IN THIS SECTION:
Agricultural chemical bill passes: More red tape for farmers
15 May 2013
The passing of the agricultural and veterinary chemicals amendment Bill by the lower house of Federal Parliament today is potentially another cost and regulatory burden for the agricultural sector, the National Farmers' Federation (NFF) has today said.
NFF President Duncan Fraser said the Bill, designed to make the system under which chemicals are registered for use in Australia more efficient, could actually have an adverse effect and add an extra layer of regulation for farmers – at a time when the Government has committed to cutting red tape.
"While we welcome the Government's response to NFF calls to delay the implementation of the Bill for one year, allowing farmers and our regulatory systems to prepare for the changes, they have not resolved some of the underlying problems with the Bill," Mr Fraser said.
"We have called for the Government to take a strategic approach to agricultural and veterinary chemical regulatory reform, aimed at improving the efficiency of the regulatory body that oversees chemical use in Australia, but unfortunately the Bill does not achieve this. In fact, what we have seen today is far from strategic, but rather the Government disregarding its own commitment to cutting onerous regulation by slapping yet another regulation on agricultural and veterinary chemicals in the introduction of mandatory re registration, without any demonstration that this will not increase farmers' costs.
"Agricultural chemicals are essential for Australian farmers to continue to produce food and fibre for the nation, and the world, yet today's decision may mean that our farmers may lose access to the safe and effective products on which they depend to manage pests and weeds.
"The Government has consistently told us that this regulatory reform, which includes the mandatory re registration of all products, will not be a significant cost to our farmers. Yet in developing these changes, the Government did not undertake a clear analysis of the costs and benefits, despite repeated calls for them to do so – so they have no clear idea of the costs that farmers will face. As such, we now call on the Government to ensure the proposed changes will not have adverse impacts on the costs of chemicals for farmers, and the availability of safe and effective chemicals in the Australian market.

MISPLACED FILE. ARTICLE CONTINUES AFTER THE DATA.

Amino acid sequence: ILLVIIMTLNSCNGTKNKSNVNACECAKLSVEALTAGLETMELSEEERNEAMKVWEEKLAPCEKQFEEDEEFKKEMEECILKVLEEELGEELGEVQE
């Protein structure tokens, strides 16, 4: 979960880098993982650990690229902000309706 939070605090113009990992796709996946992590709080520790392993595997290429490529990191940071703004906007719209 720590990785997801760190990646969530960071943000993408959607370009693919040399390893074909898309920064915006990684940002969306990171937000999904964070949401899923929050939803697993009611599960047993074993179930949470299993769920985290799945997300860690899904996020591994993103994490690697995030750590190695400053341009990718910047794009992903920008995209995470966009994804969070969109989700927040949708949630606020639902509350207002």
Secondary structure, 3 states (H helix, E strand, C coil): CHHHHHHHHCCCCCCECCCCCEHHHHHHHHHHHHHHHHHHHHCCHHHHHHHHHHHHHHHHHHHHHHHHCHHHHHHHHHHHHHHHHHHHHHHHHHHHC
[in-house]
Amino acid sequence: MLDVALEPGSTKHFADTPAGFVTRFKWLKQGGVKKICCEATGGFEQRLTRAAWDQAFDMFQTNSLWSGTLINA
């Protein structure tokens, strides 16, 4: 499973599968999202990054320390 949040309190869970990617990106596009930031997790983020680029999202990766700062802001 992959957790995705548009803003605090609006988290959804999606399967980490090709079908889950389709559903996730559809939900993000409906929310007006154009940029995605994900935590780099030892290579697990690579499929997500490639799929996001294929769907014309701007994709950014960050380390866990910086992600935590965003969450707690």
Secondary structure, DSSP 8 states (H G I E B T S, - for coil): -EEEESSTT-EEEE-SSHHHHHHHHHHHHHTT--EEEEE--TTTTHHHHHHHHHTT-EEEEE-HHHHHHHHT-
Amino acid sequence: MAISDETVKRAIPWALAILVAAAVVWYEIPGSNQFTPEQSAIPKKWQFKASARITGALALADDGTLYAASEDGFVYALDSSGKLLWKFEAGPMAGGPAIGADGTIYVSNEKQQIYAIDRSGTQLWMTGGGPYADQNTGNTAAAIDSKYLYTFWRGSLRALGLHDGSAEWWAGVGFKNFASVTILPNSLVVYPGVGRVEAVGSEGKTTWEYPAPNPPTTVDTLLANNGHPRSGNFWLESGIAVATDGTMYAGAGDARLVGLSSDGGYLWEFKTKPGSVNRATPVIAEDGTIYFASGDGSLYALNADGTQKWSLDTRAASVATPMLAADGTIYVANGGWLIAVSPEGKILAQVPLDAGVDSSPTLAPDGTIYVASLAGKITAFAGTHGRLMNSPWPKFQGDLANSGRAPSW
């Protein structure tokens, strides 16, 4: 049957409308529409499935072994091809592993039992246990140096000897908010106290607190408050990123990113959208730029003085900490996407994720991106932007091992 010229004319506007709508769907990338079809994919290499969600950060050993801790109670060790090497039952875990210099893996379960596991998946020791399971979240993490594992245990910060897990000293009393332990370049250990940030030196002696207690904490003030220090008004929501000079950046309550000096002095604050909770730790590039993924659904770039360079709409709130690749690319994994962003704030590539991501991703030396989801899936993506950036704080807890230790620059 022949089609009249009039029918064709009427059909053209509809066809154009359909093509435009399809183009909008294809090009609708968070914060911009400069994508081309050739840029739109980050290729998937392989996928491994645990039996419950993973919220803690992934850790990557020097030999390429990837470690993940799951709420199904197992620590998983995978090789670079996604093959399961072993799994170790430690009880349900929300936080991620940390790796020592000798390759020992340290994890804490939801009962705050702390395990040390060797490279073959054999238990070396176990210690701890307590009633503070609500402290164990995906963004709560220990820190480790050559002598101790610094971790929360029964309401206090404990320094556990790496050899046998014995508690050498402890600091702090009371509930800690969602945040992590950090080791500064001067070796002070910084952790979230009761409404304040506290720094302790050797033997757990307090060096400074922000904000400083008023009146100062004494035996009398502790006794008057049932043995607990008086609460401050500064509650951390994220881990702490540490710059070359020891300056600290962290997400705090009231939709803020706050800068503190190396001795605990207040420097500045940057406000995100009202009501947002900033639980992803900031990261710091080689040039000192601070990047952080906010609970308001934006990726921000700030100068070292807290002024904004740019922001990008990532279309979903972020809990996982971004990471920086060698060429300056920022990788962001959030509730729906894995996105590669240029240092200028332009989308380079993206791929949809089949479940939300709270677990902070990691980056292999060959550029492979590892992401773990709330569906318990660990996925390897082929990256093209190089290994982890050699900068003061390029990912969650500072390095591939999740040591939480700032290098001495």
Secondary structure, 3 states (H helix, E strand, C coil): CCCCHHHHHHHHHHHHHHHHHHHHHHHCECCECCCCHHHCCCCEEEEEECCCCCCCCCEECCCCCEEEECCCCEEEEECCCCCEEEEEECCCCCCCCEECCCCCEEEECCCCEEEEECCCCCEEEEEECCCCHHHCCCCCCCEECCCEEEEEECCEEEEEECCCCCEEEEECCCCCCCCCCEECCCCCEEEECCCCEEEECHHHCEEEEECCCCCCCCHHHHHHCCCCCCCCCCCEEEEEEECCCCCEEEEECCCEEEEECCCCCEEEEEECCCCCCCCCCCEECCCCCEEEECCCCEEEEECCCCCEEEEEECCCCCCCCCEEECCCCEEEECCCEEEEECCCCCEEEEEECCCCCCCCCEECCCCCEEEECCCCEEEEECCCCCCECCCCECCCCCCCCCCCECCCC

"Essentially, what farmers need is a system of chemical regulation that ensures that new chemicals can be tested, and once deemed safe for both human health and the environment through a risk based approach, can be allowed onto the Australian market in a timely and cost effective way. But today's legislative changes could potentially lead to less chemical products on the market – not due to environmental and health concerns – but rather the commercial decision by chemical companies not to re-register products due to the cost and burden of doing so.
"The changes could also lead to a delay in the introduction of new and safer chemical products onto the Australian market, and higher prices for agricultural and veterinary chemicals for farmers at a time when our farmers are already facing very high input costs.
"The Government does not have a great deal of influence over many of the increased pressures on farm profitability, like the high Australian dollar, but this is one area where the Government does have direct influence. Yet today, less than 24 hours after the release of the Federal Budget and its farm household support payment, it cannot rule out that this Bill could lead to increased cost pressures on farm businesses," Mr Fraser said.
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